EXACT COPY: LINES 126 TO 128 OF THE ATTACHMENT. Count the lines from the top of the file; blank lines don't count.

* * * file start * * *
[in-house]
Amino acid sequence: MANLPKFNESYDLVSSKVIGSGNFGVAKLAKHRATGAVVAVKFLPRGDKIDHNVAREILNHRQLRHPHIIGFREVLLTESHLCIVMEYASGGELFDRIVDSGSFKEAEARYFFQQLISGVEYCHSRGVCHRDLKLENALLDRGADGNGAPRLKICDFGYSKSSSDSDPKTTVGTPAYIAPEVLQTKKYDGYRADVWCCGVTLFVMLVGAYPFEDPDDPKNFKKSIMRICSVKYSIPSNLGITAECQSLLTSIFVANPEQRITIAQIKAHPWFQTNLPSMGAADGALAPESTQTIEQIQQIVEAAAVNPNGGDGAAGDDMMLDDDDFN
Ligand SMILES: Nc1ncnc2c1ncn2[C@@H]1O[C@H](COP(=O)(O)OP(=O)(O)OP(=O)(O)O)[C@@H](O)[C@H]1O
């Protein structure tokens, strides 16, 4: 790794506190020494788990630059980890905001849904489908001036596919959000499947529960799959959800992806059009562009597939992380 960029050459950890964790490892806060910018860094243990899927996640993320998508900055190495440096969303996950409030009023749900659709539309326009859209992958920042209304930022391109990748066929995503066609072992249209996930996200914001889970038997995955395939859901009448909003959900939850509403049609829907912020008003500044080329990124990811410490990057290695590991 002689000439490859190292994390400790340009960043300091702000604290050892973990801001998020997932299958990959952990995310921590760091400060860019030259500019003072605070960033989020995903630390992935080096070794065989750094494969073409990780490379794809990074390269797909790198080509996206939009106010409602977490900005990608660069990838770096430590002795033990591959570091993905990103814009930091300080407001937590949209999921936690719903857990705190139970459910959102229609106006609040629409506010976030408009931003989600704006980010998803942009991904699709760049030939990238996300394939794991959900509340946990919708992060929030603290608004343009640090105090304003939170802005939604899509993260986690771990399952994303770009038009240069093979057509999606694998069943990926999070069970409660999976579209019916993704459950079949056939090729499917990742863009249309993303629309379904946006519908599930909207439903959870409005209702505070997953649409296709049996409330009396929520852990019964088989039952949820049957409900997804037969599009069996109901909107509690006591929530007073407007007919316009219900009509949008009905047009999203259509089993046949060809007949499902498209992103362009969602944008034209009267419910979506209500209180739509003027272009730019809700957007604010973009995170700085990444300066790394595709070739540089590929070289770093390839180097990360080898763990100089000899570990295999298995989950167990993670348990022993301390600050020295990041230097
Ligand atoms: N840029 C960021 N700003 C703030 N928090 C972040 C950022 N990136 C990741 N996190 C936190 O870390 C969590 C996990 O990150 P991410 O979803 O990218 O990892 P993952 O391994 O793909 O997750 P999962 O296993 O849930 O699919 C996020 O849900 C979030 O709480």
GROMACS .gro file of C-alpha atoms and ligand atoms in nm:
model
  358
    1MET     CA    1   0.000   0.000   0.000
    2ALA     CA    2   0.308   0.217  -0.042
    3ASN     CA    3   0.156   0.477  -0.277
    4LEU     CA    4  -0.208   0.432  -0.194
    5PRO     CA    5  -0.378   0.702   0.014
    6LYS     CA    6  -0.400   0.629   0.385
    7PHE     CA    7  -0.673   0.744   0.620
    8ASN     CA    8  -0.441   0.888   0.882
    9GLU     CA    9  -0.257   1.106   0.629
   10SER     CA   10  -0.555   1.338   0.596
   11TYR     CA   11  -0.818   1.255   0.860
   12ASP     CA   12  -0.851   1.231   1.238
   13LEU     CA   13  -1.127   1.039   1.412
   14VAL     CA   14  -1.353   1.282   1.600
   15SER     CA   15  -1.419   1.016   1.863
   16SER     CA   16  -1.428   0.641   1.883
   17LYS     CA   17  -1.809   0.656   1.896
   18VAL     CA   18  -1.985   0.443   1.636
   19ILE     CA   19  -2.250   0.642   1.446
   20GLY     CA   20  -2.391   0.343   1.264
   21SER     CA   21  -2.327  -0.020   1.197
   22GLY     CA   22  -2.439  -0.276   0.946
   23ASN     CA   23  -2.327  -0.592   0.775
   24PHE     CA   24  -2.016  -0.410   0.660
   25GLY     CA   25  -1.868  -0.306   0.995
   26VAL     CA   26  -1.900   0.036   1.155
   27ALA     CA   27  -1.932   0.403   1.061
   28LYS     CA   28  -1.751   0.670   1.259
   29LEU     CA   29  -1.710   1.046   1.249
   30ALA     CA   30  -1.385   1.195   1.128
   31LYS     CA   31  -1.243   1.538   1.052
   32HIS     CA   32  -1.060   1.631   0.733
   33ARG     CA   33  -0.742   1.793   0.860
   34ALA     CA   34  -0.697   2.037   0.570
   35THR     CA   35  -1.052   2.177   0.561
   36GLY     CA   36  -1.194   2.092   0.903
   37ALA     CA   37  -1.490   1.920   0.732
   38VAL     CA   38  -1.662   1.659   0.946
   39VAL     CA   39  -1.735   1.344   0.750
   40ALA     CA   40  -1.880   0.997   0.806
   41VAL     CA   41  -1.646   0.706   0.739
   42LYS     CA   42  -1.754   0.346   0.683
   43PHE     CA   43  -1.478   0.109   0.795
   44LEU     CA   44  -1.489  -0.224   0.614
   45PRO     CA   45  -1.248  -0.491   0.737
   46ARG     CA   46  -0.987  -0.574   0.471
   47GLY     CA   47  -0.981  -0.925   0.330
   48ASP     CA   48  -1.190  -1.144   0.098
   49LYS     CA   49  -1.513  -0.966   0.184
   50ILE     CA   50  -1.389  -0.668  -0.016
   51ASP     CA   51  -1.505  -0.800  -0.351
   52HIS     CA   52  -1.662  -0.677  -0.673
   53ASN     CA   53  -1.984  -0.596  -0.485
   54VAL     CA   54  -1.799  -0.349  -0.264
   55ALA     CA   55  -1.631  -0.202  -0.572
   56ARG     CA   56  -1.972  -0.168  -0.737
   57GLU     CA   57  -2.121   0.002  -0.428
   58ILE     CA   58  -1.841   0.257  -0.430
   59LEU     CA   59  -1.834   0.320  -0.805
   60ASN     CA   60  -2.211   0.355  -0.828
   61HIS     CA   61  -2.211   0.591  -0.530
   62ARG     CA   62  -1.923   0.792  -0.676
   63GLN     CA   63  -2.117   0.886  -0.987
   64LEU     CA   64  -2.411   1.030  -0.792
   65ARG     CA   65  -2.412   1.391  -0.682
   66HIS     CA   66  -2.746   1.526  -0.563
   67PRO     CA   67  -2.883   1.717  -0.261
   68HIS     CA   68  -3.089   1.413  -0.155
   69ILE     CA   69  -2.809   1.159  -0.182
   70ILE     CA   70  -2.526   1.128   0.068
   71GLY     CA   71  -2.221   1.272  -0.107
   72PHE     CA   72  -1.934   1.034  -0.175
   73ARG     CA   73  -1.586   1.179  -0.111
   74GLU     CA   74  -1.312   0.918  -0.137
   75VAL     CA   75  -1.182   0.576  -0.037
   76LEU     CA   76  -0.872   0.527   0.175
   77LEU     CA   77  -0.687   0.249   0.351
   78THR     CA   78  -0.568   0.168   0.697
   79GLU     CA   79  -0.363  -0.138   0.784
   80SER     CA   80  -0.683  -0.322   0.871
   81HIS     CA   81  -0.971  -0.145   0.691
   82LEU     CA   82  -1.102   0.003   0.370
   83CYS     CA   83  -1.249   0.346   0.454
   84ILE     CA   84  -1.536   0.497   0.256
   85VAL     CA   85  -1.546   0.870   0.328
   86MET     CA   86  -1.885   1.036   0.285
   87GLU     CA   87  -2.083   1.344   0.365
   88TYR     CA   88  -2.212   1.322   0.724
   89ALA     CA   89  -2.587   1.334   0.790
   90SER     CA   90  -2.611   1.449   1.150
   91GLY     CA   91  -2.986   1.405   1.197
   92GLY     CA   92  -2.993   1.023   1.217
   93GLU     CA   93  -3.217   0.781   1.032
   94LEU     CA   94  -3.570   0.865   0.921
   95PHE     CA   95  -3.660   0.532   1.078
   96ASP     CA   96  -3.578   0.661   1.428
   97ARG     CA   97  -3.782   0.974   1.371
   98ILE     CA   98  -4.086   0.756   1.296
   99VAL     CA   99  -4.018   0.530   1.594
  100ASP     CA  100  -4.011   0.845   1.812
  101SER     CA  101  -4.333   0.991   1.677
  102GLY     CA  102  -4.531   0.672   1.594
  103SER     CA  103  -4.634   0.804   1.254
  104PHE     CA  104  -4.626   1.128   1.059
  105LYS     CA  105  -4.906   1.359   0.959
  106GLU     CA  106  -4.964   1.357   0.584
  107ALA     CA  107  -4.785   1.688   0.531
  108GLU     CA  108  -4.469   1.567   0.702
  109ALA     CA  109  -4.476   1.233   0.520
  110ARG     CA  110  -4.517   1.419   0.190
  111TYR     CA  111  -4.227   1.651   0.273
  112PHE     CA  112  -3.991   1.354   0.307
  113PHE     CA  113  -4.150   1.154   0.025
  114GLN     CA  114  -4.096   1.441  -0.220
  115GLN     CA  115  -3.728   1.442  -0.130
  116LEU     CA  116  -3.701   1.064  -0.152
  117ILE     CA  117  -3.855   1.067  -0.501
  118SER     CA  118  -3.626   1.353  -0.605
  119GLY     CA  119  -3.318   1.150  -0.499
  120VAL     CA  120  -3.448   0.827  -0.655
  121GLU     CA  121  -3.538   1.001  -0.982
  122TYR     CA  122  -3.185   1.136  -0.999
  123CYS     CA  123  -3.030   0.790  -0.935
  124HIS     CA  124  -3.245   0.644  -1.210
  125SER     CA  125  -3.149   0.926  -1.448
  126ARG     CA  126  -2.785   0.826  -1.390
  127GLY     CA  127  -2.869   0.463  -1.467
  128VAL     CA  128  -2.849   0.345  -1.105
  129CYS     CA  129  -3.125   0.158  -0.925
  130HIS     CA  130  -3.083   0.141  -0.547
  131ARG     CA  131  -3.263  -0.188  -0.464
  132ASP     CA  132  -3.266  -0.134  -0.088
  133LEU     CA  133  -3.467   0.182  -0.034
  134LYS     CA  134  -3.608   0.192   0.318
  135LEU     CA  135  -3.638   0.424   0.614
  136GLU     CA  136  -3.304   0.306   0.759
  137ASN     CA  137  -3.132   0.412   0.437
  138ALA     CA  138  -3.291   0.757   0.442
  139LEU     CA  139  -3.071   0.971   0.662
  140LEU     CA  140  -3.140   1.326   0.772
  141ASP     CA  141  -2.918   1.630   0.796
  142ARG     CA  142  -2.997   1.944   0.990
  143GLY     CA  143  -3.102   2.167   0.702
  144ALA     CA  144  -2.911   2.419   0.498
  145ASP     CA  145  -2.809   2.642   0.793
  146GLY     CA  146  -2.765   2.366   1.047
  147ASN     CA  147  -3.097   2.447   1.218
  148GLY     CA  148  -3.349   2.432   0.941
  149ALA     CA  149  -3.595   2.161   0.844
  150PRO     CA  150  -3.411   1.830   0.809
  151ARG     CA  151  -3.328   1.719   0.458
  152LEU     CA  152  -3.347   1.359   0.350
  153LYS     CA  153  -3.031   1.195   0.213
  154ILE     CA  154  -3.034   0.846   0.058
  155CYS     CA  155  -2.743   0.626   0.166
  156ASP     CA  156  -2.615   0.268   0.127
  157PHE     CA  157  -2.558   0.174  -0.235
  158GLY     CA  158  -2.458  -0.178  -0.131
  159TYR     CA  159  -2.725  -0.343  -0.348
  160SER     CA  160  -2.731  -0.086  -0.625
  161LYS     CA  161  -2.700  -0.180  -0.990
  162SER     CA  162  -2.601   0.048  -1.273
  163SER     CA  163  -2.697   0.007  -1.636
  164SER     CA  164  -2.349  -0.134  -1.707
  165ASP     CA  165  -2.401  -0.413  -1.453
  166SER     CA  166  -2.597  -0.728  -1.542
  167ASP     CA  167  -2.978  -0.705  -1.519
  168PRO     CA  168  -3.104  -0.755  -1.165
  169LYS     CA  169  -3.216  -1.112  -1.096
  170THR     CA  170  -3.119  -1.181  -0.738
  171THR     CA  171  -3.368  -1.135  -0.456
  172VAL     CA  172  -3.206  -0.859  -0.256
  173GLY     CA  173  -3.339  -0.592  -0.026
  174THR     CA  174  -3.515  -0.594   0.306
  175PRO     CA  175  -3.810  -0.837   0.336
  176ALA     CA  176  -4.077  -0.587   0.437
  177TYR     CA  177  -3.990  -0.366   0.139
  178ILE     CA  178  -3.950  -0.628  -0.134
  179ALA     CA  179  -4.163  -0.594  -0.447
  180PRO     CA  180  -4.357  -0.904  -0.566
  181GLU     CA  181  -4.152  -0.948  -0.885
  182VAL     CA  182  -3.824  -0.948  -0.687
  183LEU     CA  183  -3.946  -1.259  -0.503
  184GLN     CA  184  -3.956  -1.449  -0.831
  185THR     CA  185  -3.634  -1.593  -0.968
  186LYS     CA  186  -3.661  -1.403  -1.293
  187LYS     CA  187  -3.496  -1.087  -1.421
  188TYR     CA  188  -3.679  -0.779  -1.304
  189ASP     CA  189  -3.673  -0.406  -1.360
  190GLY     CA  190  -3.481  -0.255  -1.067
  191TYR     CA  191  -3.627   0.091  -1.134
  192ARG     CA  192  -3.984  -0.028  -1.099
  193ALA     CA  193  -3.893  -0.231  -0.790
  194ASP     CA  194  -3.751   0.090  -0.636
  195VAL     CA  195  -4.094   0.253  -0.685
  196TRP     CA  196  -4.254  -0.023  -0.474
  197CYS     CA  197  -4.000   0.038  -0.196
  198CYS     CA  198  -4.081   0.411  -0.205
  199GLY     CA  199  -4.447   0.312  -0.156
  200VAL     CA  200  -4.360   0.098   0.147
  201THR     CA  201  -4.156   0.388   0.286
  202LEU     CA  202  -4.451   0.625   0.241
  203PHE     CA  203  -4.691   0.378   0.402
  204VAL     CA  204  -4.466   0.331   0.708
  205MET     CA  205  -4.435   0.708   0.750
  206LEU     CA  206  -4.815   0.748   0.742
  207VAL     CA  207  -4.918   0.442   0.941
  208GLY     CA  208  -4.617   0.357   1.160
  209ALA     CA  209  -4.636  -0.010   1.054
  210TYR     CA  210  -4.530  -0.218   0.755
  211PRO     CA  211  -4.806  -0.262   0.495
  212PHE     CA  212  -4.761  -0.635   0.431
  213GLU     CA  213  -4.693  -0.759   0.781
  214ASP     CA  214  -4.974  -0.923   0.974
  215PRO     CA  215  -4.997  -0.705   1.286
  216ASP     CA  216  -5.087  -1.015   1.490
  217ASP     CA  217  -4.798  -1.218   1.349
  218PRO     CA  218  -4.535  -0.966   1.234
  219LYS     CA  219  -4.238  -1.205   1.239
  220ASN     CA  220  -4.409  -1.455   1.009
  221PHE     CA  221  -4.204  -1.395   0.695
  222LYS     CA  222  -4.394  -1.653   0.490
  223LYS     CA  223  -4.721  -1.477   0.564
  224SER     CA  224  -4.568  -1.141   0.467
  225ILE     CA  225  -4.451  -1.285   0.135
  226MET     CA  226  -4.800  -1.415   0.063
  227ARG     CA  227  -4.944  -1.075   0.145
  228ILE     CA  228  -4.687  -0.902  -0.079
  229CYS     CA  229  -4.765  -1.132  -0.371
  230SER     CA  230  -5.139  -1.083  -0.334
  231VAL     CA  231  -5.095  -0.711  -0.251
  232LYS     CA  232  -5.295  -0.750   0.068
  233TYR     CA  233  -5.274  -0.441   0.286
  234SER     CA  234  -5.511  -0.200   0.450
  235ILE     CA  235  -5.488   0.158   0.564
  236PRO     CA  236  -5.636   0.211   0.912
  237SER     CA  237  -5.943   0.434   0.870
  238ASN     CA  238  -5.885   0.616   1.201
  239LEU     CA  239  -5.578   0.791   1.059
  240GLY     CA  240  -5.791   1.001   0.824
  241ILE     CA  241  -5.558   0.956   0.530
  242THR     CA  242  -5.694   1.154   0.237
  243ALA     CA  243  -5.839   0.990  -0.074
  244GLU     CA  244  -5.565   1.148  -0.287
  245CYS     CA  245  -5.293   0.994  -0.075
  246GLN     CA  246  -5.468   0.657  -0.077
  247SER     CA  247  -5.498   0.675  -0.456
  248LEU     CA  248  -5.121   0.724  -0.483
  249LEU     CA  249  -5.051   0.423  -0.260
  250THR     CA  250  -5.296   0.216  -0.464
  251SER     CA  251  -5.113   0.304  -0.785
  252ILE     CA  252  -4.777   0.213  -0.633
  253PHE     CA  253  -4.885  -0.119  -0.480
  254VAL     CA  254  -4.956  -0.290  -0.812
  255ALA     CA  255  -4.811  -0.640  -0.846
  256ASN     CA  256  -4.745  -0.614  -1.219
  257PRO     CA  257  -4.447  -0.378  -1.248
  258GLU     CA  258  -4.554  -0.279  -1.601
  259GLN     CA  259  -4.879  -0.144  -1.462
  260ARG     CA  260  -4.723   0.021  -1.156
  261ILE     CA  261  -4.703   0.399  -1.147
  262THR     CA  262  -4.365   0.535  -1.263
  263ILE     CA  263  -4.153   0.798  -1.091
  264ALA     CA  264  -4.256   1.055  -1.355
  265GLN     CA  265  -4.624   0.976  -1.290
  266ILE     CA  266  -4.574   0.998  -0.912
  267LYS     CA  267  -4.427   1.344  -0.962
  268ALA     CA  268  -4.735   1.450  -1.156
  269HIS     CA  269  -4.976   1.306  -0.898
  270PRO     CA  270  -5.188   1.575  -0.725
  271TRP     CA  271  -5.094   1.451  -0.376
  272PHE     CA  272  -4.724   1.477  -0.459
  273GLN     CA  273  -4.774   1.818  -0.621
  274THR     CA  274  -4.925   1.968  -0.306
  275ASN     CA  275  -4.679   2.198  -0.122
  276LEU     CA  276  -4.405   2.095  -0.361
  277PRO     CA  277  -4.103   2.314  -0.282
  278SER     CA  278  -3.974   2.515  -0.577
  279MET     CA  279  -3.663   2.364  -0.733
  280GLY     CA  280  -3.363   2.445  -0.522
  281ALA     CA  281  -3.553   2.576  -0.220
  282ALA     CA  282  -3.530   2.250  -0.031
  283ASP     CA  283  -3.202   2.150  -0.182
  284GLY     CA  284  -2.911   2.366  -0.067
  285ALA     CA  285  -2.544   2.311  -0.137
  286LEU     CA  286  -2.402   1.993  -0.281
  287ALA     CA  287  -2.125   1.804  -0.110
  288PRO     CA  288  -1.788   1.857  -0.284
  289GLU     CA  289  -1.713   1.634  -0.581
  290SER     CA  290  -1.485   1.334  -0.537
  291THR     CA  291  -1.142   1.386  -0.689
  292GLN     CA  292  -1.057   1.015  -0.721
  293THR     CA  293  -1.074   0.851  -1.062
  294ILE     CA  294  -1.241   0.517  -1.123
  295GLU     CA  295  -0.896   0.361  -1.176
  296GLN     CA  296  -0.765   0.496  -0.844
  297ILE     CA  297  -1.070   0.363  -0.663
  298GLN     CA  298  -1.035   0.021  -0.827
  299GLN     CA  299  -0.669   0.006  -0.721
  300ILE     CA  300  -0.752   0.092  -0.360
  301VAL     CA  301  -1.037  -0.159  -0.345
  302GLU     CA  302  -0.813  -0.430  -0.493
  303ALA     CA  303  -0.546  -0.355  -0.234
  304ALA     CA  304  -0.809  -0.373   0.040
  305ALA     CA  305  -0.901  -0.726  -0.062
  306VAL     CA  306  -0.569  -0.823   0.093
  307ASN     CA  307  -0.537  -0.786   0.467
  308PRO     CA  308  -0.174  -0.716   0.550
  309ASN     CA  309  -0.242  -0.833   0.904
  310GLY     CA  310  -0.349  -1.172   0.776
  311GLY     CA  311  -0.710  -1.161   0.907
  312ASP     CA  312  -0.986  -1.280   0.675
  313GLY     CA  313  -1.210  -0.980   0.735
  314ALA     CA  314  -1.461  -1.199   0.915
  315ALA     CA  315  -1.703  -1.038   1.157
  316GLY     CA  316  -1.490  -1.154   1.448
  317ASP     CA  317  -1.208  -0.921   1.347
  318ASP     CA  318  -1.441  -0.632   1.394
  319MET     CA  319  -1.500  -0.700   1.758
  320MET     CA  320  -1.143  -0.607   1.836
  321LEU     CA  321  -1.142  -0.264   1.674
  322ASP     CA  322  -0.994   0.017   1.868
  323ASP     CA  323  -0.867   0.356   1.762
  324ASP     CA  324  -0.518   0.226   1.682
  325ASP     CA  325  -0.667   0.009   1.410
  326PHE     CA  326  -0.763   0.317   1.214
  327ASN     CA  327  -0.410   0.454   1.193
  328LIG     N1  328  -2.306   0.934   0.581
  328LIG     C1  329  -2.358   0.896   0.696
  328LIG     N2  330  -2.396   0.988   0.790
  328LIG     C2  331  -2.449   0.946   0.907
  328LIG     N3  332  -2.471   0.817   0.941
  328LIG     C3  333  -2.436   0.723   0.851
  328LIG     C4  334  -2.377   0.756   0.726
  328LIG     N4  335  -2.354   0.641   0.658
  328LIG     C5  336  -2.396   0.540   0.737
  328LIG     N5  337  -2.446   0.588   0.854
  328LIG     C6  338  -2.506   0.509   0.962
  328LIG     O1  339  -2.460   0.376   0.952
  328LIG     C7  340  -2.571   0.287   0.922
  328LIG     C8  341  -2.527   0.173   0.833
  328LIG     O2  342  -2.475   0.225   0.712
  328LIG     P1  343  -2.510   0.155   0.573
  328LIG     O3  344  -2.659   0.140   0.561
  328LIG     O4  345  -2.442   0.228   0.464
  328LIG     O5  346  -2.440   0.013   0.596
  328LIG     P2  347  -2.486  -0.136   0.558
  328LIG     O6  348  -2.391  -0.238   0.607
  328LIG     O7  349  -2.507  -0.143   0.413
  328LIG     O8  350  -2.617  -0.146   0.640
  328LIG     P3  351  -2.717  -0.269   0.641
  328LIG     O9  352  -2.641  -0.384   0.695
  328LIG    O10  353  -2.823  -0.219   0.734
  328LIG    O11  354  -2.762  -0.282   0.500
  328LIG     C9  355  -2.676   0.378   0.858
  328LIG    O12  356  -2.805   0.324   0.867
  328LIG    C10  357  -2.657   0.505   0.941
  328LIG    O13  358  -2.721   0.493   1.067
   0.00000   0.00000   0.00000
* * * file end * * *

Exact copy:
  118SER     CA  118  -3.626   1.353  -0.605
  119GLY     CA  119  -3.318   1.150  -0.499
  120VAL     CA  120  -3.448   0.827  -0.655